Lithium-Ion — or Li-Ion — batteries are in everything, and while they may not last forever, they’ll benefit from a little tender loving care. This time, five strategies that will help your users get the most out of the rechargeable batteries in their laptops and portable devices.
Device manufacturers categorize batteries as “consumables.” They’re expected to wear out; it’s how they do what they do. The warranties provided by computer companies usually have different coverage terms for a laptop’s battery than for the computer’s other components. Even if you take the best possible care of your battery, its performance will degrade over time, and I’ve found that batteries older than two or three years aren’t good for much runtime at all.
Accept the fact that your battery won’t last forever, no matter what.
Oxidation in the cells can prevent an old battery from discharging properly, so even when left on a shelf, a battery’s lifespan shortens with time. That doesn’t mean that there aren’t some steps that you can take to ensure the Li-Ion batteries in your laptop or cell phone last as long as possible.
Batteries are made to be used, so use them.
Just like couch potatoes, batteries need exercise. The chemicals in Lithium-Ion batteries respond best to regular recharging. So if you have a laptop, don’t keep it plugged in all the time; go ahead and let it drain to about 40 or 50 percent of capacity, and then recharge your computer.
The life of a Lithium-Ion battery can be measured in charge cycles. A charge cycle occurs when 100% of a battery’s capacity is used. Let’s say you use 50% of your laptop’s battery one day, charge it overnight, and then you use 50% of the battery again the next day. Even after charging it back up again, you’ll have only had one charge cycle occur. Most laptop batteries are rated for a useful life of at least 300-500 charge cycles, but high-quality, properly maintained batteries can retain up to 80% of their original life, even after 300 cycles.
Periodically calibrate your battery.
Most batteries that have a “fuel gauge”, like those in laptops, should be periodically discharged to zero. This can be accomplished simply by letting your computer run until it reports a low-battery state and suspends itself. (Do not let your computer deep discharge, as I’ll explain in the next item.)
The gauge that measures the remaining power in your laptop is based on circuitry integrated into the battery that approximates the effectiveness of the battery’s chemical compounds. Over time, a discrepancy can develop between the capacity that the internal circuitry expects the battery to have and what the battery can actually provide. Letting your computer run down to zero every month or so can recalibrate the battery’s circuitry, and keep your computer’s estimates of its remaining life accurate.
Don’t practice so-called deep discharges.
Most laptops will suspend operation if the battery drains too low. Even if your computer goes to sleep, though, most batteries that are in good working order will still have a reserve charge available. This reserve will hold the computer’s working memory in state for a little while. A deep discharge has occurred when even that percentage of reserve power is used up. The computer will have turned off completely, and sometimes you’ll notice that it will have lost track of the correct date and time. Deep discharges will strain your batteries, so try to charge them frequently.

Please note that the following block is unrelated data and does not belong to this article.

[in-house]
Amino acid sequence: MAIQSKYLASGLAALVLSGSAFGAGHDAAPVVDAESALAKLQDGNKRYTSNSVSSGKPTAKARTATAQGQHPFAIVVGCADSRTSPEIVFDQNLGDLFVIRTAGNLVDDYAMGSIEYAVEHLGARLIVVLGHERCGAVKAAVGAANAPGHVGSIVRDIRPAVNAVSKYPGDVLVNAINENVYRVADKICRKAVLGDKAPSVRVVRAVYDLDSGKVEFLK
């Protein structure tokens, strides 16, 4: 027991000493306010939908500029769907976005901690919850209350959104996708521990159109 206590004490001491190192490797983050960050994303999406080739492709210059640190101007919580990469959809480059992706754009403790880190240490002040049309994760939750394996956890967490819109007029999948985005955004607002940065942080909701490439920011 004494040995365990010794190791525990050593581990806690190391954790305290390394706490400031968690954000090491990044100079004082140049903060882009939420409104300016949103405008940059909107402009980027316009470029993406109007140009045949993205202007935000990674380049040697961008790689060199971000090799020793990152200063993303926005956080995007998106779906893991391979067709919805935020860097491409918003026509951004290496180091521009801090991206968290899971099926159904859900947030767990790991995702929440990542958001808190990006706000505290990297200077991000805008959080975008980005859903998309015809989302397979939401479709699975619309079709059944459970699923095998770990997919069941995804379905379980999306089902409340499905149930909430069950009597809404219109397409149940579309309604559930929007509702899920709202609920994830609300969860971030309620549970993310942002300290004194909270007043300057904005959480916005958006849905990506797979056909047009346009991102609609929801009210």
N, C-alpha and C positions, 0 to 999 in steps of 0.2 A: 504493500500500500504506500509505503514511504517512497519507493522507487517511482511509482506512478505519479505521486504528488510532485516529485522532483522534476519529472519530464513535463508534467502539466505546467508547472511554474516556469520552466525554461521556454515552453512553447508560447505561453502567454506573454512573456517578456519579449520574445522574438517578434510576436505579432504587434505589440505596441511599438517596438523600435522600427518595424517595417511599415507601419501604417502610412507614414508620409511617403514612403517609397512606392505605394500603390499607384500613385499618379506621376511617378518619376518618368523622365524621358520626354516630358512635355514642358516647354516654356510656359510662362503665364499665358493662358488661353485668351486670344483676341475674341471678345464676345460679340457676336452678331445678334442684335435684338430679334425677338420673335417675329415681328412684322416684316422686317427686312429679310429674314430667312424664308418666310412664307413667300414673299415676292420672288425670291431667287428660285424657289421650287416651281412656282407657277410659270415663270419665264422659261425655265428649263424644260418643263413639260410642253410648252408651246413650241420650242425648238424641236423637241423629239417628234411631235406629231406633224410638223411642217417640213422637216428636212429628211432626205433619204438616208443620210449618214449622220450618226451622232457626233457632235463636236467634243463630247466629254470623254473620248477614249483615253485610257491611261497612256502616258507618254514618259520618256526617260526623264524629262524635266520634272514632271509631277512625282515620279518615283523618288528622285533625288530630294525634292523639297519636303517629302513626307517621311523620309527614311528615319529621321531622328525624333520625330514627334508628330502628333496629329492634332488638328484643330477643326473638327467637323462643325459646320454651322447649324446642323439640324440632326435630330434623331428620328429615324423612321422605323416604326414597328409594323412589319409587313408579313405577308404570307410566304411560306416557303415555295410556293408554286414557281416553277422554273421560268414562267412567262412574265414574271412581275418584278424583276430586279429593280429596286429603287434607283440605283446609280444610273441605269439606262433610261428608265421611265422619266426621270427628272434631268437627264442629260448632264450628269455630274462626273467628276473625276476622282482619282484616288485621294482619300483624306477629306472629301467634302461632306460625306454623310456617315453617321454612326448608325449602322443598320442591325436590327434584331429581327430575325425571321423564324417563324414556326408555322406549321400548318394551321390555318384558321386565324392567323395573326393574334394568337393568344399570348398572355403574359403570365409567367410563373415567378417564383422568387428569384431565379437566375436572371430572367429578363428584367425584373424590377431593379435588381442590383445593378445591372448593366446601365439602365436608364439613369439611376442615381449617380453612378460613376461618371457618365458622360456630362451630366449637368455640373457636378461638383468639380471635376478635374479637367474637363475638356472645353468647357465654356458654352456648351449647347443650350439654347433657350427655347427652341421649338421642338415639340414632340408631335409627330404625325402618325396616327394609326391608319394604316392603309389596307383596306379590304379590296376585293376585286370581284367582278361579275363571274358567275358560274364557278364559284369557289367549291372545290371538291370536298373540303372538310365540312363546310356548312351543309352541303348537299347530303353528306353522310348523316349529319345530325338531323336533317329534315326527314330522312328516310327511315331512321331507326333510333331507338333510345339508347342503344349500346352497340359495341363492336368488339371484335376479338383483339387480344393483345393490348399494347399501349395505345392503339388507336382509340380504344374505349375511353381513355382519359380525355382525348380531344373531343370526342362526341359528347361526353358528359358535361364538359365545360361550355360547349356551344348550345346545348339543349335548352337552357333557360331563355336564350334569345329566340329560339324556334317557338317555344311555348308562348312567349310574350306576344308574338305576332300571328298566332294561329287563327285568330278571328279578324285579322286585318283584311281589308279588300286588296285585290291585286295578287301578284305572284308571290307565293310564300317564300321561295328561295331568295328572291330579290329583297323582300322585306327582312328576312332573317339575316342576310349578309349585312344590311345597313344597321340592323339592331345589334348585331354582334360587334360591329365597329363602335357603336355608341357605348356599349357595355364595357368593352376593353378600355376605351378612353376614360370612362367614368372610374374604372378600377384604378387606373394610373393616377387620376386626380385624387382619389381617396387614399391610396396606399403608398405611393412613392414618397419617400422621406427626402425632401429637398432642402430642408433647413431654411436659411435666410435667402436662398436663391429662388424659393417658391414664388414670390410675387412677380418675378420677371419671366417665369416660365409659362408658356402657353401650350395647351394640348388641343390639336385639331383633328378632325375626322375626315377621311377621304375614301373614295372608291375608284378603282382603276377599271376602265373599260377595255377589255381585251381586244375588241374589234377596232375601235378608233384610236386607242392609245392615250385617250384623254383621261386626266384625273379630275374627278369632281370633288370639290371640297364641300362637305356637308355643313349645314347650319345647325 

Avoid exposing your battery to heat (when possible).
Heat can overexcite the chemicals in your battery, shortening its overall lifespan. In fact, it’s been speculated that the biggest cause of early battery expiration is the heat that batteries can be exposed to when they’re stored in computers that are running off AC power. Laptops — especially modern multi-core machines — can get very hot when they’re plugged in, easily over 100 degrees Fahrenheit. That’s hot enough that extended exposure will negatively affect your battery. If you want to be really protective, there’s nothing saying that you can’t pop the battery out of your laptop if you’re going to be within reach of a power outlet for a while.
There may be times that you can’t help but expose your laptop battery to heat; you may live in a warm climate, for instance. You can, however, try and avoid exacerbating the issue. Make sure your laptop is well ventilated and that you’re not operating it on a surface that retains heat, even when you’re not plugged into mains power.
Store your batteries properly.
If your laptop or portable device isn’t going to be used for a while, you should remove its Lithium-Ion battery, if possible. Even if the battery can’t be separated from the device, it should be stored in a cool environment at about one-half charge. Cool temperature is recommended by experts because that can slow the natural discharge that batteries will undergo even when they’re disconnected from their device.
I’ve seen some people go even further and recommend that spare batteries be stored in the refrigerator. I don’t think this is a very good idea; I’m concerned about condensation that might build up. Don’t put your batteries on ice, but keep them out of the sun.
Ultimately, I believe that buying spare Li-Ion batteries is a losing game, because the batteries start degrading as soon as they’re manufactured. Usually those spare batteries spend most of their time sitting in a charger, losing useful life. If you need to be really mobile, you’re better off purchasing an adapter cable you can use with the power sources available in planes, trains, or autos. And, of course, by taking good care of the battery you already have.